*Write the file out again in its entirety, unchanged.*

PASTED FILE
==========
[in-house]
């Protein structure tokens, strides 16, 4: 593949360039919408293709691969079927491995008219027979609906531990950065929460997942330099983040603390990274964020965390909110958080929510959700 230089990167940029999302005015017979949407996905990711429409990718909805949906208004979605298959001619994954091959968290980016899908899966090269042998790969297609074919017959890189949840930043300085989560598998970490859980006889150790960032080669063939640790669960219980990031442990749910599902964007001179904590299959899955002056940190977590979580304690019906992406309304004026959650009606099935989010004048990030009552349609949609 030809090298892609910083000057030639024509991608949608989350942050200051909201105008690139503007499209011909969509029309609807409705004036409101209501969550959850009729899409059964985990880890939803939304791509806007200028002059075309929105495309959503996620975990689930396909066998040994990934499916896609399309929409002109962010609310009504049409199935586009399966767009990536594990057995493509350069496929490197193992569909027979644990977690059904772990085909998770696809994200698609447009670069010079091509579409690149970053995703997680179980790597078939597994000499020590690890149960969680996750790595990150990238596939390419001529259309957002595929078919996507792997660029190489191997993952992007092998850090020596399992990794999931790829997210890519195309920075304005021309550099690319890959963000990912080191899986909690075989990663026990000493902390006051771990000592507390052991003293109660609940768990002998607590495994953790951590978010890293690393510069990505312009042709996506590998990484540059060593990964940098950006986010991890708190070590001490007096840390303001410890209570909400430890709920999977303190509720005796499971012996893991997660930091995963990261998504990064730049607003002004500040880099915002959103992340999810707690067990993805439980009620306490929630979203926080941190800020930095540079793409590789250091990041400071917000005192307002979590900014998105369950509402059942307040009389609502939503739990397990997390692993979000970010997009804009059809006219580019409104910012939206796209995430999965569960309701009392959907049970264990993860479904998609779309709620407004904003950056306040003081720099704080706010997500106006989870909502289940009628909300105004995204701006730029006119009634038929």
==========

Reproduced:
[in-house]
């Protein structure tokens, strides 16, 4: 593949360039919408293709691969079927491995008219027979609906531990950065929460997942330099983040603390990274964020965390909110958080929510959700 230089990167940029999302005015017979949407996905990711429409990718909805949906208004979605298959001619994954091959968290980016899908899966090269042998790969297609074919017959890189949840930043300085989560598998970490859980006889150790960032080669063939640790669960219980990031442990749910599902964007001179904590299959899955002056940190977590979580304690019906992406309304004026959650009606099935989010004048990030009552349609949609 030809090298892609910083000057030639024509991608949608989350942050200051909201105008690139503007499209011909969509029309609807409705004036409101209501969550959850009729899409059964985990880890939803939304791509806007200028002059075309929105495309959503996620975990689930396909066998040994990934499916896609399309929409002109962010609310009504049409199935586009399966767009990536594990057995493509350069496929490197193992569909027979644990977690059904772990085909998770696809994200698609447009670069010079091509579409690149970053995703997680179980790597078939597994000499020590690890149960969680996750790595990150990238596939390419001529259309957002595929078919996507792997660029190489191997993952992007092998850090020596399992990794999931790829997210890519195309920075304005021309550099690319890959963000990912080191899986909690075989990663026990000493902390006051771990000592507390052991003293109660609940768990002998607590495994953790951590978010890293690393510069990505312009042709996506590998990484540059060593990964940098950006986010991890708190070590001490007096840390303001410890209570909400430890709920999977303190509720005796499971012996893991997660930091995963990261998504990064730049607003002004500040880099915002959103992340999810707690067990993805439980009620306490929630979203926080941190800020930095540079793409590789250091990041400071917000005192307002979590900014998105369950509402059942307040009389609502939503739990397990997390692993979000970010997009804009059809006219580019409104910012939206796209995430999965569960309701009392959907049970264990993860479904998609779309709620407004904003950056306040003081720099704080706010997500106006989870909502289940009628909300105004995204701006730029006119009634038929």